As a side note: the way Jonathan Kent is set up as a presence before the Pa Kent Horse Bit is nothing short of baffling. After the Senate bombing, Superman tells Lois in a should-have-been-poignant scene, “I’ve been living my life the way my father saw it, righting wrongs” and being a hero. Okay, so he’s talking about Jor-El, his Kryptonian father, right? He goes on to say that the idea of Superman is “the dream of a farmer from Kansas”, his father’s dream. What??? Anyone who has seen Man of Steel saw Pa Kent sacrifice himself to keep his son’s superpowers a secret. I cannot emphasize that enough. So these lines of dialogue are bald-faced lies. And in service of what? The only possible reason would be to retroactively change Pa Kent’s outlook on Superman. But the entire sentiment of the Pa Kent Horse Bit is exactly the kind of subversion of heroism we got in Man of Steel. The screenplay is such a fumble that it can’t even stay internally consistent on major character moments.
So a short while after the Pa Kent Horse Bit, Superman sacrifices himself to destroy the abominable monster Doomsday. But here’s the thing – he sacrificed himself without having ever getting over the situation and being Superman. Because Snyder and the other filmmakers have created a world that makes the Superman concept untenable. Now, Snyder has a track record of using explicit Superman/Christ metaphors, especially in Man of Steel. Going with that, the Pa Kent Horse Bit should be Superman’s Gethsemane moment, the scene in which Superman despairs of his preordained responsibility before finally making the choice to face his destiny. But the film is inept. It can’t make the scene work on any level – it’s not meaningful, it’s not touching, it’s not relatable, and it carries a poisonous sentiment. The Pa Kent Horse Bit? Maybe I should call it the Pa Kent Horseshit.
In plain sight, the scene illuminates something weird. Man of Steel and Batman v Superman: Dawn of Justice are films that question the very nature of heroism, but not in a constructive way. Rather, it’s in a manner that promotes selfishness and complacency. The ideal of Superman is torn down. The DC cinematic universe, a series of superhero tentpole blockbuster films, is built on the foundation of stories that are essentially deconstructions of heroism. And that is insane to me.
There’s even more wrong with the film that what’s illuminated by the Pa Kent Horse Bit. I would need to record an audio commentary to cover them. The raw deal is that, again, this universe of films faces an upward battle. Batman v Superman, a movie supposed to be selling the Justice League, features a rapport-free, virtually teamwork-free team-up of Batman, Superman, and Wonder Woman, and the latter two heroes never speak a word to each other. Anything can be turned around, with the necessary resources and the right people guiding a film. But with Snyder prepping to shoot Justice League Part One within the month, I am worried. The DC universe can’t afford another $250+ million miscalculation. Suicide Squad looks interesting (and its multimillion dollar reshoots look to add character moments and humor), but I’ll be most looking forward to Wonder Woman in 2017. Not only is it the first high-profile female-led superhero film since Elektra in 2005, it also figures to be the first movie in this DC superhero universe not to be a deconstruction of heroism.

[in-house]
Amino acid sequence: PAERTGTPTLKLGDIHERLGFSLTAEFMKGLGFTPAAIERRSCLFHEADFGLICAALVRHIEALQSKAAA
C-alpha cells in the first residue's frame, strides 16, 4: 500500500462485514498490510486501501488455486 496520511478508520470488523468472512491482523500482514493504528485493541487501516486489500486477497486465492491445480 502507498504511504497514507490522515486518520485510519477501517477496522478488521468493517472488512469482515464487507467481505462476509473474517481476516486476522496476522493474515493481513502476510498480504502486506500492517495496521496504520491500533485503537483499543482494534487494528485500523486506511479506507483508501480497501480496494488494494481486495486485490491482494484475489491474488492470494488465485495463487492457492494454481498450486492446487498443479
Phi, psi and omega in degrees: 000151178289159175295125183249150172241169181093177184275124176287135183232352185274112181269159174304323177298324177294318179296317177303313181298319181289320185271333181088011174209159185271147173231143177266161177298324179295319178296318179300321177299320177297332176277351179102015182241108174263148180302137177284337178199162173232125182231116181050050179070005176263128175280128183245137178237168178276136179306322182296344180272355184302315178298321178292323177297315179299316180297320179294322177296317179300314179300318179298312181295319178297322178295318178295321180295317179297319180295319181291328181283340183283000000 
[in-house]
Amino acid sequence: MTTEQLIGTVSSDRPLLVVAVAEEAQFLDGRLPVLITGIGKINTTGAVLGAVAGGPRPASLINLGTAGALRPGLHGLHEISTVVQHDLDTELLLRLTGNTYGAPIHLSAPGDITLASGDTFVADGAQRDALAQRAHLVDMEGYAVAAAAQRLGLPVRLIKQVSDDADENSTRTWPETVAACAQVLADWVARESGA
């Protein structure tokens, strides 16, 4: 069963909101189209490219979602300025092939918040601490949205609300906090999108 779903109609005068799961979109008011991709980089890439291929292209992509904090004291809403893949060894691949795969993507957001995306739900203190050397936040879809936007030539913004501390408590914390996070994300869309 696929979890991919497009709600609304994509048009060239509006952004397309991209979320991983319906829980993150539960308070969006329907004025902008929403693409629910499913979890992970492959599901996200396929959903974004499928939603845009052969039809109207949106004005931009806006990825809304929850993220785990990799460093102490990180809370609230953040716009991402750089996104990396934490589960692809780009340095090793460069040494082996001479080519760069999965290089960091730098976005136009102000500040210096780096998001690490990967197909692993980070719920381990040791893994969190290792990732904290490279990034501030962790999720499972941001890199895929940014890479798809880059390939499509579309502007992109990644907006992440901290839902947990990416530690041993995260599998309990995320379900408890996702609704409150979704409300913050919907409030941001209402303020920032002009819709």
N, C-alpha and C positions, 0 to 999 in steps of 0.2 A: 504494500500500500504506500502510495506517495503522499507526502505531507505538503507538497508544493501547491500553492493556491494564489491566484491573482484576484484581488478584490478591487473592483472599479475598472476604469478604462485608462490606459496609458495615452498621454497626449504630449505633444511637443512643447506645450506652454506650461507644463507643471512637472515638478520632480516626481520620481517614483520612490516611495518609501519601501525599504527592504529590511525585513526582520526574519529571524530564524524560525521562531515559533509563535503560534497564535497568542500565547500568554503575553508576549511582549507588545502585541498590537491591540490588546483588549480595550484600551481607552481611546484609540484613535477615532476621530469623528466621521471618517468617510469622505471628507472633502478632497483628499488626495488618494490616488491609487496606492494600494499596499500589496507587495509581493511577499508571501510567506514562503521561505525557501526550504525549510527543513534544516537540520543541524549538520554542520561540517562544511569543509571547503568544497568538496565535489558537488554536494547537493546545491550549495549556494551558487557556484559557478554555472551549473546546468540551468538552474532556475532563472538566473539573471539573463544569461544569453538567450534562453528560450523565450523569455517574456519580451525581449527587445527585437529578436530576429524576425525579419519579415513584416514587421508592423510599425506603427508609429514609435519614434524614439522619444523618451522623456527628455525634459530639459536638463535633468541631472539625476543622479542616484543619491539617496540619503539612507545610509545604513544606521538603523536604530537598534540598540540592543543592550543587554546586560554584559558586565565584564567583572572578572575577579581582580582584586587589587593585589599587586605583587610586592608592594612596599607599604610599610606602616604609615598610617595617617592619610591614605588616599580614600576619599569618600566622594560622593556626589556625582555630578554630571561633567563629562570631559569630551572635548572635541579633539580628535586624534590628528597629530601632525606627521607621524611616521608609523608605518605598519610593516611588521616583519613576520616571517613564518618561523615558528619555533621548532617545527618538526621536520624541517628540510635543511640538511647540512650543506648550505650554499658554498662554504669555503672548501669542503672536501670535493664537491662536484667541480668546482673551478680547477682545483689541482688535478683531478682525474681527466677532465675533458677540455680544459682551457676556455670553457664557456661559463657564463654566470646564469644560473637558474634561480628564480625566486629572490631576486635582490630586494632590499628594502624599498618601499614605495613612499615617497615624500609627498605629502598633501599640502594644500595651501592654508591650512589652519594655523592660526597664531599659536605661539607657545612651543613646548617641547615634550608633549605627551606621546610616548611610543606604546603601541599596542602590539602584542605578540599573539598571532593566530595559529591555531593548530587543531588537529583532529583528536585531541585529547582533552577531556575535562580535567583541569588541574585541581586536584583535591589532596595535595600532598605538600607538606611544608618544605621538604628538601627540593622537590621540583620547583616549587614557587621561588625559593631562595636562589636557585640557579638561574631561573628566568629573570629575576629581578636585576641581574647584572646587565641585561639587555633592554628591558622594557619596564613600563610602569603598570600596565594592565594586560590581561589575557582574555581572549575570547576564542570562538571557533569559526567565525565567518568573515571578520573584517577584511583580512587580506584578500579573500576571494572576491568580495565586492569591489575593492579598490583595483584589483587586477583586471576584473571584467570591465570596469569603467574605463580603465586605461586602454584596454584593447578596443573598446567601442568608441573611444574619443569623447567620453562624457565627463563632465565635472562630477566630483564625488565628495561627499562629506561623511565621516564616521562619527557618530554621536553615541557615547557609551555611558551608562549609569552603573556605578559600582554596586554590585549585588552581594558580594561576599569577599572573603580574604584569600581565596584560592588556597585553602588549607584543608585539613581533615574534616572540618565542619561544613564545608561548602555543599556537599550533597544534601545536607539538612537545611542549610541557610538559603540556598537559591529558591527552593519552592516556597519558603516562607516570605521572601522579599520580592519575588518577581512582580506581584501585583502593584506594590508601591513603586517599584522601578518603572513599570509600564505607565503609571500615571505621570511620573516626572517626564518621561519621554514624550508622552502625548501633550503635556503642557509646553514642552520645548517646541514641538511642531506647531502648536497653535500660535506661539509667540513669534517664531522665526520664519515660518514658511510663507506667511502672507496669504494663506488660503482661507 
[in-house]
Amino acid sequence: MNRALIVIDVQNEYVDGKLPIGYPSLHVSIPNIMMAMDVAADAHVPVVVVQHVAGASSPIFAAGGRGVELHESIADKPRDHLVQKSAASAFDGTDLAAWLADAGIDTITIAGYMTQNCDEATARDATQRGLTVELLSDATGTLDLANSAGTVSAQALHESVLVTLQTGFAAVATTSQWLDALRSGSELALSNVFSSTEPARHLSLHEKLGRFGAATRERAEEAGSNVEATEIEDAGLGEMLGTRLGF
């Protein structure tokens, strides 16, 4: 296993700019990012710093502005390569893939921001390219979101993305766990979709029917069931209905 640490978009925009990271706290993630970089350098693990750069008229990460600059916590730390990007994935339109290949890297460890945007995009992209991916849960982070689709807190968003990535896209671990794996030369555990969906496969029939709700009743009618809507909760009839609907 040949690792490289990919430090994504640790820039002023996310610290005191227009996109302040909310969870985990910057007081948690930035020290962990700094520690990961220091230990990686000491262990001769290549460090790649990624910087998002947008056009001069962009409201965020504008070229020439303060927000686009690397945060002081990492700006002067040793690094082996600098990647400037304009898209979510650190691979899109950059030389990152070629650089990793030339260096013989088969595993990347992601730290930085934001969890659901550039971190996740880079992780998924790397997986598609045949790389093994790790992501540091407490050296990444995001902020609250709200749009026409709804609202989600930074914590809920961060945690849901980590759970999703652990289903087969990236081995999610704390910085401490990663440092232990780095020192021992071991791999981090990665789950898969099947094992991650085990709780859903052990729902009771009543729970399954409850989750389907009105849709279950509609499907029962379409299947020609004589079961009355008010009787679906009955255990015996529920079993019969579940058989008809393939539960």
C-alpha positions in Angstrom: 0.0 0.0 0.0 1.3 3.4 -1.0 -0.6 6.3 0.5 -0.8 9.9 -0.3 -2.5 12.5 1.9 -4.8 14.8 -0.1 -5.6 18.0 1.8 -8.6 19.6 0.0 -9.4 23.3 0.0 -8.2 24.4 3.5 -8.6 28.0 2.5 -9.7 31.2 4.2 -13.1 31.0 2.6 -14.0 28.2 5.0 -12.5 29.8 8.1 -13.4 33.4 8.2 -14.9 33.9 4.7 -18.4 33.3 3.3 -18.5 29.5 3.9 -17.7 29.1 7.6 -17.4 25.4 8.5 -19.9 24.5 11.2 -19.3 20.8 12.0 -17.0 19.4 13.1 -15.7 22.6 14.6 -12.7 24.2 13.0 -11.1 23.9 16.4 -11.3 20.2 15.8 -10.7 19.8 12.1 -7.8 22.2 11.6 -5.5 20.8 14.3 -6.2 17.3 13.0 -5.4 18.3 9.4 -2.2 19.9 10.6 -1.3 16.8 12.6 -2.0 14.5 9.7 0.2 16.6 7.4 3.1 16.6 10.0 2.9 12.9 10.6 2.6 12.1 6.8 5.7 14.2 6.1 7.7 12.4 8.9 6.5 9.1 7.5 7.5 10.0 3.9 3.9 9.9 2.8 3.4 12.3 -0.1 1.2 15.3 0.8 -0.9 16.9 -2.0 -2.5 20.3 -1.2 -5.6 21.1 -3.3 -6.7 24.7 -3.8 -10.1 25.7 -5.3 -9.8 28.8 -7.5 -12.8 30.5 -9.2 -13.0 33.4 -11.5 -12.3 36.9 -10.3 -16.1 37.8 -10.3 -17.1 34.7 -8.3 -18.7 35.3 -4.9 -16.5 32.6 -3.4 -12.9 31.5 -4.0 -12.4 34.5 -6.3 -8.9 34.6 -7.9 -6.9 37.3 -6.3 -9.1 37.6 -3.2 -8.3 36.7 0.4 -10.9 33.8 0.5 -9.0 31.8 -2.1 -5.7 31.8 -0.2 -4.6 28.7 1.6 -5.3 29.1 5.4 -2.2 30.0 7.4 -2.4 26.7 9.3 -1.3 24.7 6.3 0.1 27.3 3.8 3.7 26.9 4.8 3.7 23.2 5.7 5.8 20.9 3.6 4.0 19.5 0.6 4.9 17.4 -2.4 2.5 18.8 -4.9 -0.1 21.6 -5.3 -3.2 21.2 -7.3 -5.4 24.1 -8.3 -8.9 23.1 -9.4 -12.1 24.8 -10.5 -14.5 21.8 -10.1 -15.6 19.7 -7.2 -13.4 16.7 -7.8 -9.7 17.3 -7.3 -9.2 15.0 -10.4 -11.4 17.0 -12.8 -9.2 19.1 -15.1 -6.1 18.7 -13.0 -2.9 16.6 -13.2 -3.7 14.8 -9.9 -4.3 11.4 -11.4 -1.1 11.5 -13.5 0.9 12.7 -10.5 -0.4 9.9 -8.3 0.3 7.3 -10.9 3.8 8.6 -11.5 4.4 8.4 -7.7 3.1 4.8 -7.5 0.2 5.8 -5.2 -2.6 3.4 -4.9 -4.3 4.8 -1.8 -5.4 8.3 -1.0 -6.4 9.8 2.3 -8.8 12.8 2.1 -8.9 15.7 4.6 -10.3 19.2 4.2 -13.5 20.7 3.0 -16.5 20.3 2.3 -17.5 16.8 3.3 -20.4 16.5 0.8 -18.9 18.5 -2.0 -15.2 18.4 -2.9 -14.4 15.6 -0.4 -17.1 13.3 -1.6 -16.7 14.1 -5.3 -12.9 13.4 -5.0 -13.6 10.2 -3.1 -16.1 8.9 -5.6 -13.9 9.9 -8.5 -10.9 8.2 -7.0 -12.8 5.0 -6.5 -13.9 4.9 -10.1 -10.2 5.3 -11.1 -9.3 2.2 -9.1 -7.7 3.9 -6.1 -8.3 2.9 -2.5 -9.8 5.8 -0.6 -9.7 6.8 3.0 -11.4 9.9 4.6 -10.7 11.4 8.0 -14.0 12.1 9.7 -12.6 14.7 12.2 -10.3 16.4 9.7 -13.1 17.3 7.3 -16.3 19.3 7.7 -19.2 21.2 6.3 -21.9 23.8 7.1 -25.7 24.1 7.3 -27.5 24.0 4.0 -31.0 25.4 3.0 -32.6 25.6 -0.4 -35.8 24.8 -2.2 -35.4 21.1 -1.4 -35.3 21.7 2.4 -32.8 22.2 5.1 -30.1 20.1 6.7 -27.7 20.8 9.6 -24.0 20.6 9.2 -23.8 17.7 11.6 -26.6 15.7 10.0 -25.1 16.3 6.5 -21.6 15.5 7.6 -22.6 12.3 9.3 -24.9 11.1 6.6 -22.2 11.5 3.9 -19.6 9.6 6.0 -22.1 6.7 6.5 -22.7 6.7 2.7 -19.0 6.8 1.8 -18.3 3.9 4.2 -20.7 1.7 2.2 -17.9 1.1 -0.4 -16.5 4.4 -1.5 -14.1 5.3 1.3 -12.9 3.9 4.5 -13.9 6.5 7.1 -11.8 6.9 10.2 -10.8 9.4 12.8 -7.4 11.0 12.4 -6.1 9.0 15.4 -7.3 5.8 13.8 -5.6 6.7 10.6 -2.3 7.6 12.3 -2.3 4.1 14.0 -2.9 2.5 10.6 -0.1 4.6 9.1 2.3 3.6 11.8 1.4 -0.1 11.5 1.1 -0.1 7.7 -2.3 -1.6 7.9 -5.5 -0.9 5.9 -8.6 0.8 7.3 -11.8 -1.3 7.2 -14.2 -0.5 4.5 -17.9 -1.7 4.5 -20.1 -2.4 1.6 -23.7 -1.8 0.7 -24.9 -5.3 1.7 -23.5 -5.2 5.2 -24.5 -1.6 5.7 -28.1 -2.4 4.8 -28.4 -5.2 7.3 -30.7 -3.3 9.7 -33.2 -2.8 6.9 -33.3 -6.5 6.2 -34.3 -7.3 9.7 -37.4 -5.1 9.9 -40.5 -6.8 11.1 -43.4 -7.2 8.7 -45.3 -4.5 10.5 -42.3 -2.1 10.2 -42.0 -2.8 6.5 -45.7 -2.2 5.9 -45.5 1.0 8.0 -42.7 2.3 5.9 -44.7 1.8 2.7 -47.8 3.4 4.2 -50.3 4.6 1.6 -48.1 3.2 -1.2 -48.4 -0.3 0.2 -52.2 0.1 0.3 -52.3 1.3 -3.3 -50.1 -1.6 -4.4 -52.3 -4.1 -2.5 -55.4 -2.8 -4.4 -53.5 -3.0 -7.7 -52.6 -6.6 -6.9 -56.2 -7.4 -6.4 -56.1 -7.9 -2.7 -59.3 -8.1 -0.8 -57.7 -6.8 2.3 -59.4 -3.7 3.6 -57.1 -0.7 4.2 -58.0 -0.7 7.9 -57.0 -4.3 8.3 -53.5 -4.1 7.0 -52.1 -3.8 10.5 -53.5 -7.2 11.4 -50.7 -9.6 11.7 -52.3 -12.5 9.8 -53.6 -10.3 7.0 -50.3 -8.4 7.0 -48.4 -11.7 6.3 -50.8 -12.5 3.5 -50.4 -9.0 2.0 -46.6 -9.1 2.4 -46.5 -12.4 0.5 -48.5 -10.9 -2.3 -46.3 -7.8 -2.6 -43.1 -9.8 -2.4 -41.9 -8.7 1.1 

Contains spoilers for Zootopia (known as Zootropolis in some territories)
Zootopia is a very fine movie. Its lead characters are endearing, a lot of the humor is on point, and the video-game-overworld layout of the titular city leads to some eye-popping visuals showing off a fully realized world. But what does it have to say?
Quite a lot, actually – too much, even, but I’ll get into that later. I separate the film’s moral from its attempt at allegory, so I’ll address the moral first. The moral/message is great and very timely. We’re in the midst of a 2016 Presidential campaign marked by some ugly, downright troglodytic racism and sexism on the part of a certain candidate, and Zootopia comes along with a healthy message of tolerance, hitting hard against xenophobia and prejudice.
Of course, it uses a city of anthropomorphic animals to make this point, illustrated in part by the two leads; we have female rabbit Judy Hopps and male fox Nick Wilde, who were in some way brought low by prejudice before rallying back to ensure a happy ending for the movie. They do this by circumventing a conspiracy to artificially make the 10% minority of predator animals go “savage” by introducing a drug into their systems. The plan was working for a while; “innocent prey” saw their worst prejudices realized with rabid killer predators on the loose, leading to panic, paranoia, and hate against the predators. Now for the film’s ending to be happy, the force of institutional racism is literalized and arrested in the form of the Mayor, a seemingly meek sheep named Dawn Bellwether who is behind the conspiracy. She rants about us vs. them and virtually declares war on the dreaded other. This is after making repeated comments earlier in the movie about how she and Judy need to “stick together”, but all the while orchestrating a fear monger’s campaign. She’s Trump if he kept it a secret.